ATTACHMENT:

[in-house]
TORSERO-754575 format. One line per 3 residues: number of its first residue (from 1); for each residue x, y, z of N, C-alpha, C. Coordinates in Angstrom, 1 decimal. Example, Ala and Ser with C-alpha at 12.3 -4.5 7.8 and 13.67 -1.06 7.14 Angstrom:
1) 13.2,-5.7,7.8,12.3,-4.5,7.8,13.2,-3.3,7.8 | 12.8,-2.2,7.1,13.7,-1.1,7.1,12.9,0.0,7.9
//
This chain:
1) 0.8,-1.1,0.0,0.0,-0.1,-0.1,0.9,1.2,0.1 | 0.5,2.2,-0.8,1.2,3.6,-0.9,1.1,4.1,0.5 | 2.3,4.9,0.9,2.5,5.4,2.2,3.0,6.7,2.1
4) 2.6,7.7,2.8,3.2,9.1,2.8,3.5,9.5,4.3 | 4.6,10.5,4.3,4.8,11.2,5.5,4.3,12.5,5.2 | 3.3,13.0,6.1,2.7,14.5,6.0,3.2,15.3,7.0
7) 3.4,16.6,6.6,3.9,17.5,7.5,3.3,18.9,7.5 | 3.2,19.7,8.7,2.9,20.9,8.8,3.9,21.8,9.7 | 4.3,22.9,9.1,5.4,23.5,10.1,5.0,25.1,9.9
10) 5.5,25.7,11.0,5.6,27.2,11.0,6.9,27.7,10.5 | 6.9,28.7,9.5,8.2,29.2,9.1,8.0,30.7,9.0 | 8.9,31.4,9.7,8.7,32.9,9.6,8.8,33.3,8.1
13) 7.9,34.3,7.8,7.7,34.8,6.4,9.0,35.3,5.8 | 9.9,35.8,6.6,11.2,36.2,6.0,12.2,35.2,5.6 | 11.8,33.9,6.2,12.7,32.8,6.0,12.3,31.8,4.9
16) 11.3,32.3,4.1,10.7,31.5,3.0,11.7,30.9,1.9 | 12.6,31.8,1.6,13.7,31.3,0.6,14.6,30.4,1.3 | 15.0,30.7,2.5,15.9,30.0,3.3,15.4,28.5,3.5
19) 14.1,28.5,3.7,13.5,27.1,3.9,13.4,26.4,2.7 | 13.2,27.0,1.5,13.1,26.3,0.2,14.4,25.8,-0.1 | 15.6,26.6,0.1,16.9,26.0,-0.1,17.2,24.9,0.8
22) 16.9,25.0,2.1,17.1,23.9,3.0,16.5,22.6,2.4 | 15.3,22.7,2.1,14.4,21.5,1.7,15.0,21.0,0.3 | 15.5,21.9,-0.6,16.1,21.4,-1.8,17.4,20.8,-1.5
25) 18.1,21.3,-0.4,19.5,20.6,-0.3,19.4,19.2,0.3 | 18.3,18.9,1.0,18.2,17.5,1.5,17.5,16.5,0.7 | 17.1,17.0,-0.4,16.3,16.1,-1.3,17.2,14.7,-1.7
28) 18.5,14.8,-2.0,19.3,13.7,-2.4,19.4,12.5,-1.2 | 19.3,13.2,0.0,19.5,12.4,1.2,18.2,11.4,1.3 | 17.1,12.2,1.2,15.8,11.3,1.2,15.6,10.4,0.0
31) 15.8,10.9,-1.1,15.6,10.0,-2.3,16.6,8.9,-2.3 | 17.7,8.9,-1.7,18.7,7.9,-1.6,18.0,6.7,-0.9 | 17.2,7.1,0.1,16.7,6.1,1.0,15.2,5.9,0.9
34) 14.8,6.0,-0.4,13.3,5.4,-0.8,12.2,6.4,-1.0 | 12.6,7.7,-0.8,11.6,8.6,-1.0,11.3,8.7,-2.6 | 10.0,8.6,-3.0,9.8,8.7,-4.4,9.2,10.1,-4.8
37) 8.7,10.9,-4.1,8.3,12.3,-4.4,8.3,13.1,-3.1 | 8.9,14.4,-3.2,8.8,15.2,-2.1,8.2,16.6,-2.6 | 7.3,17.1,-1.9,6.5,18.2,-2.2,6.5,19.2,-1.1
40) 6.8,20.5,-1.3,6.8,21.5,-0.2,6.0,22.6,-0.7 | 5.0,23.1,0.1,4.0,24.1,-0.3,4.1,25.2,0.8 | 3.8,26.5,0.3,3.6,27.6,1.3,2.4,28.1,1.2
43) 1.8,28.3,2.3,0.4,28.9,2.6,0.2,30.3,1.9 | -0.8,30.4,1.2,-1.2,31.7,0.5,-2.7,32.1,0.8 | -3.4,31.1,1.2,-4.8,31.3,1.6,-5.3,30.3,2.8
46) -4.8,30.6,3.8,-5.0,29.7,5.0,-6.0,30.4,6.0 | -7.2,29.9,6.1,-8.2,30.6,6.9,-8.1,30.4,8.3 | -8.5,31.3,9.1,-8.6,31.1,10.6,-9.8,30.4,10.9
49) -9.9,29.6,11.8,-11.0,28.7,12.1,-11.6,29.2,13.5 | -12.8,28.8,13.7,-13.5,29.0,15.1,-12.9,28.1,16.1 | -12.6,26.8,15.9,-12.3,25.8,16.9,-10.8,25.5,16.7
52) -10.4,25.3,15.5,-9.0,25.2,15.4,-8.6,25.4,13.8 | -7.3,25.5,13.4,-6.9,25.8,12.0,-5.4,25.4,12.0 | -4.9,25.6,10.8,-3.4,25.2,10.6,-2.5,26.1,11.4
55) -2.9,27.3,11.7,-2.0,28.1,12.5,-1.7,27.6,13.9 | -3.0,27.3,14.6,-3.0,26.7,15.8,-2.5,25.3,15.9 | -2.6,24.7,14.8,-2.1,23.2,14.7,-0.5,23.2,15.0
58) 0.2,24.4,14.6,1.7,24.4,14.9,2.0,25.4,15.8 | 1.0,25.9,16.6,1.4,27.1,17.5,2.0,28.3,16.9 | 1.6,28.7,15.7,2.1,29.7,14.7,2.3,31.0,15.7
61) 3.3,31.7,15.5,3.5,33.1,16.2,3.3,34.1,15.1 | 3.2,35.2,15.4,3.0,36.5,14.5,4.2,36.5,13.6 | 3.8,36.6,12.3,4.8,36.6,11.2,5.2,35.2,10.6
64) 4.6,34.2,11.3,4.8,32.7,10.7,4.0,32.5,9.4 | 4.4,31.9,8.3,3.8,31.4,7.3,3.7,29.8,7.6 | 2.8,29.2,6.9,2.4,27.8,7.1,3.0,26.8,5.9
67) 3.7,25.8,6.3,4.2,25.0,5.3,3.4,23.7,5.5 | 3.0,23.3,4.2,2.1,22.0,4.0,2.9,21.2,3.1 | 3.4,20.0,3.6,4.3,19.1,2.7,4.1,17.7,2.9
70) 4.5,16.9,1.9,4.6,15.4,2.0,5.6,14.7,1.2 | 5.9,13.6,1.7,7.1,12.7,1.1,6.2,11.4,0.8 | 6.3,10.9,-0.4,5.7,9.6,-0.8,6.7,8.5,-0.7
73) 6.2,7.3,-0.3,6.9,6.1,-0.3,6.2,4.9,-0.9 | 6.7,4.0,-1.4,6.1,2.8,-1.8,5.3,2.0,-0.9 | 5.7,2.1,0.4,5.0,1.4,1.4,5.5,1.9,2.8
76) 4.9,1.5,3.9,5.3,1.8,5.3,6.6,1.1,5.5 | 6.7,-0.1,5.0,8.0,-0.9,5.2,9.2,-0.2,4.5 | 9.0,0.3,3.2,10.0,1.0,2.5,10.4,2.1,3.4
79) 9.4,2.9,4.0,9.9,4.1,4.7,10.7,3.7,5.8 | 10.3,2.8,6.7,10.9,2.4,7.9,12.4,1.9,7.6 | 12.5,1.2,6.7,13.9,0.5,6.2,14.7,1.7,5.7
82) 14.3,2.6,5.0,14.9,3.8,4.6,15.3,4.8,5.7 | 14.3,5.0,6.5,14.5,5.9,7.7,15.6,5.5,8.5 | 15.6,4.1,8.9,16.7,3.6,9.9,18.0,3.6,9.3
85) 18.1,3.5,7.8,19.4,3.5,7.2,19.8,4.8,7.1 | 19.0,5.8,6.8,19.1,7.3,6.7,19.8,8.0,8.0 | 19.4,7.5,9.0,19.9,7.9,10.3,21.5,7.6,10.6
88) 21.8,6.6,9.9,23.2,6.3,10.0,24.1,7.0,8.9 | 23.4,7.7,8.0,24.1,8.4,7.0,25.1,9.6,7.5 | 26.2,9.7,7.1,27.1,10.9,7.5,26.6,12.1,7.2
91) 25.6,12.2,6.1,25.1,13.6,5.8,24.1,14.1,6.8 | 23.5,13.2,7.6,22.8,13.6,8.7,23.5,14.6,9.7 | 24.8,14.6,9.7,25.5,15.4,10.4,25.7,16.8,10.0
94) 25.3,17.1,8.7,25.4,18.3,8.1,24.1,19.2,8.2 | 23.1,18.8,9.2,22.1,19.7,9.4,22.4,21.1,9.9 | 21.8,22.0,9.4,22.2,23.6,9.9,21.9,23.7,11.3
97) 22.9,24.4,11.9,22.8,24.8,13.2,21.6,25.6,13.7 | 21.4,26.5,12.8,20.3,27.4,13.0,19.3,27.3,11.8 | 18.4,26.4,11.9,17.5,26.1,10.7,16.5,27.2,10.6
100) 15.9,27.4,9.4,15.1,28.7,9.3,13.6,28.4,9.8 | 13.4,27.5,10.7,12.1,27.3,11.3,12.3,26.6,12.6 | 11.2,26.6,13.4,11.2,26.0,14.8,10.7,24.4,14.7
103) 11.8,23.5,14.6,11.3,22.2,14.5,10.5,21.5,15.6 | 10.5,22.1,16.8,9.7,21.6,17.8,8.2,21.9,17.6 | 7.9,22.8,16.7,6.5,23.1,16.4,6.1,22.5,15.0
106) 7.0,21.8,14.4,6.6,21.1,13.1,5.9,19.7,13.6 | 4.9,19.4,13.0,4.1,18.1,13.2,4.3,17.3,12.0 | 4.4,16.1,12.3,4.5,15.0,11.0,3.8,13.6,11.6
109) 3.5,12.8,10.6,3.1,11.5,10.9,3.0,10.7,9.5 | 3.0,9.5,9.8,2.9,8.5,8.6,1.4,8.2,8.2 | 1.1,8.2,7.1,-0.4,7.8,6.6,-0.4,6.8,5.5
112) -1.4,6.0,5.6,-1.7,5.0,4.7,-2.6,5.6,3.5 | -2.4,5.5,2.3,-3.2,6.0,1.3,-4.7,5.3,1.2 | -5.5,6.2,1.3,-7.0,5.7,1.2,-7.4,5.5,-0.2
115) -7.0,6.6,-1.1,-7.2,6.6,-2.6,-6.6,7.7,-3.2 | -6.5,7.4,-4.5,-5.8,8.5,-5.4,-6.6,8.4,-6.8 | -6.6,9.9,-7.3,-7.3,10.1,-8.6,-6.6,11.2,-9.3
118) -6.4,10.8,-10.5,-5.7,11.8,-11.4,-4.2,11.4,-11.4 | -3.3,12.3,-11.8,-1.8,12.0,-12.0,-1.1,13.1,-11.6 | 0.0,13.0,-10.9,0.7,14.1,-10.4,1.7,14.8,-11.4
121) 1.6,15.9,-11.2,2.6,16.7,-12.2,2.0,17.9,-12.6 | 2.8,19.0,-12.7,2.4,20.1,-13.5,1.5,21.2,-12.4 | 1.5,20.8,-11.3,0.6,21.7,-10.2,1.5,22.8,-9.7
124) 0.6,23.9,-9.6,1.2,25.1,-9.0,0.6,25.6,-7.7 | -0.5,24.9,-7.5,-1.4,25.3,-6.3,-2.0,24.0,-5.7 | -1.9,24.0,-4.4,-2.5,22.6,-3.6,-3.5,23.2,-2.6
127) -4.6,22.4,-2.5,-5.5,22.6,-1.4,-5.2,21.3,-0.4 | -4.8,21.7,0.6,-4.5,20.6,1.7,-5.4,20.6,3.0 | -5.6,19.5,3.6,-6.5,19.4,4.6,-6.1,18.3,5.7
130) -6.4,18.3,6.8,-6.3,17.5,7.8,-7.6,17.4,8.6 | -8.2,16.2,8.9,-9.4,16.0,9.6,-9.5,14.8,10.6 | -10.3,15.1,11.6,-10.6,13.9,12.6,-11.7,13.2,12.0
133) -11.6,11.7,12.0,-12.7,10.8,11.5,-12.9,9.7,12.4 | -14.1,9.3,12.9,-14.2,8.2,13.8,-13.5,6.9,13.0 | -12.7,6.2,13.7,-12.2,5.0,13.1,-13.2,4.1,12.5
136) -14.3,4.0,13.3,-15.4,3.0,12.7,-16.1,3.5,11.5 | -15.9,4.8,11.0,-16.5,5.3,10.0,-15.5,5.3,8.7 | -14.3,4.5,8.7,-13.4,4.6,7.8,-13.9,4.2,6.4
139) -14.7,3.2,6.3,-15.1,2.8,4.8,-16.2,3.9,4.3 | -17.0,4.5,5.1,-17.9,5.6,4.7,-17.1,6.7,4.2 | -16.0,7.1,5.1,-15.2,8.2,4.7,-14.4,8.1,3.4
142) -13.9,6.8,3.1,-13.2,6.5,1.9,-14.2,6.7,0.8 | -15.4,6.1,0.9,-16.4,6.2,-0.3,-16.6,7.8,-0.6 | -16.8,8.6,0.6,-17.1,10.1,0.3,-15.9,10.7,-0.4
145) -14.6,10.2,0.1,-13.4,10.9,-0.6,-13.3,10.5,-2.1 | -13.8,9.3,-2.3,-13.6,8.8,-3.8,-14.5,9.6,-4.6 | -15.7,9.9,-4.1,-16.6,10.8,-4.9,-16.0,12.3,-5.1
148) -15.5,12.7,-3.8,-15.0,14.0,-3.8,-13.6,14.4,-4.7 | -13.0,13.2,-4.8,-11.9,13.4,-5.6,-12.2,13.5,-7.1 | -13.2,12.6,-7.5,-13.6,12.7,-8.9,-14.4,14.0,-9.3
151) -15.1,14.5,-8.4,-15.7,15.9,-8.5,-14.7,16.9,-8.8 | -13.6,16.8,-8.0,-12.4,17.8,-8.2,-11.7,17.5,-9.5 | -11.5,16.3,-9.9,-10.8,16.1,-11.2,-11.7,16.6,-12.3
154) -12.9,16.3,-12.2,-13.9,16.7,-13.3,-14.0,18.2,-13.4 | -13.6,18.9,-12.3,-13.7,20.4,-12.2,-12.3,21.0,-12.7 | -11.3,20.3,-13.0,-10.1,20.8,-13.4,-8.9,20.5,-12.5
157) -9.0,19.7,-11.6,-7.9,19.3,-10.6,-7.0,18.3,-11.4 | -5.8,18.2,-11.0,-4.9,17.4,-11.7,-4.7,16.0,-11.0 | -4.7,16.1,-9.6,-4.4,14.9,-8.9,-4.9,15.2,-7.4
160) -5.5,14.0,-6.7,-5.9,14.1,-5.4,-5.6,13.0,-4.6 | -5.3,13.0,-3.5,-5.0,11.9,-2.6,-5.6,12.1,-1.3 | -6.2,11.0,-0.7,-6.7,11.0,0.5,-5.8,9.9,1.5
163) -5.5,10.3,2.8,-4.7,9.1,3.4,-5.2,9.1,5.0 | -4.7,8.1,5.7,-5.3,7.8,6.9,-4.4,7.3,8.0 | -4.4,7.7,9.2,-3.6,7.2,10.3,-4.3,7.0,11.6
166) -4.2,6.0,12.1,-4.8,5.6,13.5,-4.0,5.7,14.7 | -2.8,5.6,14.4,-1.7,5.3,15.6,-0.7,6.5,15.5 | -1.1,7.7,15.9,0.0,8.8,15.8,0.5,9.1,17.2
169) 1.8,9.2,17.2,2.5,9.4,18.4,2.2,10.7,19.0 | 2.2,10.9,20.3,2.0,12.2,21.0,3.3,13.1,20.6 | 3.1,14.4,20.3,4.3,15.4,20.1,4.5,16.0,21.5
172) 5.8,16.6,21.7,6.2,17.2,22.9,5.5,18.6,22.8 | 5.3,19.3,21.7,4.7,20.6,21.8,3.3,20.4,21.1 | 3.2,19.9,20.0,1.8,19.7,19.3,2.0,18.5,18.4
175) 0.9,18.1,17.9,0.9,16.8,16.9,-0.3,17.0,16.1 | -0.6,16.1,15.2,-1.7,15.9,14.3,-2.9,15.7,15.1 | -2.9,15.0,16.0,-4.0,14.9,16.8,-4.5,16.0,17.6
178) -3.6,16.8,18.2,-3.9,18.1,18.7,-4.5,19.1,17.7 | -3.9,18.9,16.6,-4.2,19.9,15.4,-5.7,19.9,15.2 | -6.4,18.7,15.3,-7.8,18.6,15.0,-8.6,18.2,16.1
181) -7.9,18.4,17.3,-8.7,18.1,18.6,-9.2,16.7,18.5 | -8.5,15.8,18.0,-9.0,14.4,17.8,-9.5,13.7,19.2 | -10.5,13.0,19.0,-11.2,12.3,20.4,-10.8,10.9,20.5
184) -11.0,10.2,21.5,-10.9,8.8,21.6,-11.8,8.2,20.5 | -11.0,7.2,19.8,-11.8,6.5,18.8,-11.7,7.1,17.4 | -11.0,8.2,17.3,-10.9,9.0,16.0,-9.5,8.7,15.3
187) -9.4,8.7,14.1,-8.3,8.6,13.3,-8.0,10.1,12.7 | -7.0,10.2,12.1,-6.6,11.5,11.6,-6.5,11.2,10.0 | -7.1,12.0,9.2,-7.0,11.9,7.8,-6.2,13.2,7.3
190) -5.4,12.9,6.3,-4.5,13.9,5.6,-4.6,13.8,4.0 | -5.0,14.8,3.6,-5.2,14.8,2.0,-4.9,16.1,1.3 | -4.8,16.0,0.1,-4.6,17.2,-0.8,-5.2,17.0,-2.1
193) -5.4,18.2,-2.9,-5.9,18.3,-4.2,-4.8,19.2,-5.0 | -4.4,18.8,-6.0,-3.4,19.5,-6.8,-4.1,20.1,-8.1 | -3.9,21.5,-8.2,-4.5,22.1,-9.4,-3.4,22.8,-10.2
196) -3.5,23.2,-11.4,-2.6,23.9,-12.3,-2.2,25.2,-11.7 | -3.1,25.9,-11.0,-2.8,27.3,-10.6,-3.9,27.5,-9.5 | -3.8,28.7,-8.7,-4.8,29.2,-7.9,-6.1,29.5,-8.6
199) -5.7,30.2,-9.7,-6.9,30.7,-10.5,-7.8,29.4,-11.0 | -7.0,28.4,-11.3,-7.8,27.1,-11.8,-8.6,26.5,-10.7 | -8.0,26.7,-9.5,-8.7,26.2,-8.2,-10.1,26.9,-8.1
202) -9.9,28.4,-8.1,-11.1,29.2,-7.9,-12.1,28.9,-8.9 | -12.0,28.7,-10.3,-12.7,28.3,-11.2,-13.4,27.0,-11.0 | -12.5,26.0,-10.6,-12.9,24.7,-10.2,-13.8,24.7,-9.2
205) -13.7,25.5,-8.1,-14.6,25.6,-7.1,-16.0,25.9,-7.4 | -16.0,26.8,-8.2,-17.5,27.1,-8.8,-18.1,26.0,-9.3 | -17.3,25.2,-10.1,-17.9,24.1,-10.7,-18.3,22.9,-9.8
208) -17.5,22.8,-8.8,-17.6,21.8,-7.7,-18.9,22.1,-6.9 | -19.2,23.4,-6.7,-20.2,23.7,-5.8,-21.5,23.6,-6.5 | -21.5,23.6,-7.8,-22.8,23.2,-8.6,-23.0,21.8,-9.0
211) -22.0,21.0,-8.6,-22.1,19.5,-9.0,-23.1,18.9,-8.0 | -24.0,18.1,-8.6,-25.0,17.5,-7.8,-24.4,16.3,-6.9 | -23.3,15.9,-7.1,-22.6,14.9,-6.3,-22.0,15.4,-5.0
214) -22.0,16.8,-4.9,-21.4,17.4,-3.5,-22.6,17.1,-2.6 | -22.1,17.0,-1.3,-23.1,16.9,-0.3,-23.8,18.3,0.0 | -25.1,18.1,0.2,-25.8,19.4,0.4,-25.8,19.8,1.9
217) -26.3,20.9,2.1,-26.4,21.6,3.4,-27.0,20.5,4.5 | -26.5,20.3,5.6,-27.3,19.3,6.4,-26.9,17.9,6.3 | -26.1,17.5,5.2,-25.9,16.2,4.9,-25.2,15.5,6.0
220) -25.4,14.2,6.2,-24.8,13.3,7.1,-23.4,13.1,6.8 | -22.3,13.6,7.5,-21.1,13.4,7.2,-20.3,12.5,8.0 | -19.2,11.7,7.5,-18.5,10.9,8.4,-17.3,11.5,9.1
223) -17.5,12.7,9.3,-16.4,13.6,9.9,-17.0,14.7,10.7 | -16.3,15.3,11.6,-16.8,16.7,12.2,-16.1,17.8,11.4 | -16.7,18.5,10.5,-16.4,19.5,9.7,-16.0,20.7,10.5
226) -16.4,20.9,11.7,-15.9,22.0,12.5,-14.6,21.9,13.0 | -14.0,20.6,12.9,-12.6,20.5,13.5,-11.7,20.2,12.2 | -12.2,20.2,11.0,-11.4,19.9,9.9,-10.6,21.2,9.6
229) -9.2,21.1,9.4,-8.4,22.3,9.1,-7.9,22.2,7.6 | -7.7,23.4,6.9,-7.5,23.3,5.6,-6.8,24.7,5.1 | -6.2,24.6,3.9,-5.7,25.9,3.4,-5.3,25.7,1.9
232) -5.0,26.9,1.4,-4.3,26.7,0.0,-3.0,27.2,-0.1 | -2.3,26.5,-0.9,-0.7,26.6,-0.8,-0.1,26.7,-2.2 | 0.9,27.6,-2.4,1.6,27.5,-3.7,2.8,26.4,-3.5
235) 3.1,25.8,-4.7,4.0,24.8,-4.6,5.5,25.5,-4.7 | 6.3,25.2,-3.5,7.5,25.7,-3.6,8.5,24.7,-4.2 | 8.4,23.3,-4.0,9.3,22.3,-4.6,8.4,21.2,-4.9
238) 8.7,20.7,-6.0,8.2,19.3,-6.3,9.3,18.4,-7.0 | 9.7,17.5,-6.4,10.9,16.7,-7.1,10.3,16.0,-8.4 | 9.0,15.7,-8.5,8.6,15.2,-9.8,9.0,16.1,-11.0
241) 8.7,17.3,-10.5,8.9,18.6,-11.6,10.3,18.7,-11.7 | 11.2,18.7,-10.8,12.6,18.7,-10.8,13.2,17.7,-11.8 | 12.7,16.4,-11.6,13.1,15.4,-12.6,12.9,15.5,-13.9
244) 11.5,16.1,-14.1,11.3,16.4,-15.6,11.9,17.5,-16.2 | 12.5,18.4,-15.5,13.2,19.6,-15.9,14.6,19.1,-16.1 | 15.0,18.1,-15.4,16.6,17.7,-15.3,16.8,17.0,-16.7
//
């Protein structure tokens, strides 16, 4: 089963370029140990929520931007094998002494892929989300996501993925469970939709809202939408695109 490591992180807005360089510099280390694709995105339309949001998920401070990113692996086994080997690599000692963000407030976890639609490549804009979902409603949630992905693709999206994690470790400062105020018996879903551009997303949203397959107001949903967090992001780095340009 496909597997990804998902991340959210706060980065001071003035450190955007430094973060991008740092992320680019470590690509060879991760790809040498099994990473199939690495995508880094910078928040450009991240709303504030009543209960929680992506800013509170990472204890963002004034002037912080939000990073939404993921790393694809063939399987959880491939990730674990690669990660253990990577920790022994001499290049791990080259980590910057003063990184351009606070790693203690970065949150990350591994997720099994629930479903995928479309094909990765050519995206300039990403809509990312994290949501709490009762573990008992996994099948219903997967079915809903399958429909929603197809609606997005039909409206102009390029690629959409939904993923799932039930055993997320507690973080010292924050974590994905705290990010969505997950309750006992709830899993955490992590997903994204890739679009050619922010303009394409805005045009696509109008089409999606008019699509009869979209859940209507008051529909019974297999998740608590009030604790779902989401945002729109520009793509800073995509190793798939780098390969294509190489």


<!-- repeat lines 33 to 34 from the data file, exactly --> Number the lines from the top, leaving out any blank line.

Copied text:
82) 14.3,2.6,5.0,14.9,3.8,4.6,15.3,4.8,5.7 | 14.3,5.0,6.5,14.5,5.9,7.7,15.6,5.5,8.5 | 15.6,4.1,8.9,16.7,3.6,9.9,18.0,3.6,9.3
85) 18.1,3.5,7.8,19.4,3.5,7.2,19.8,4.8,7.1 | 19.0,5.8,6.8,19.1,7.3,6.7,19.8,8.0,8.0 | 19.4,7.5,9.0,19.9,7.9,10.3,21.5,7.6,10.6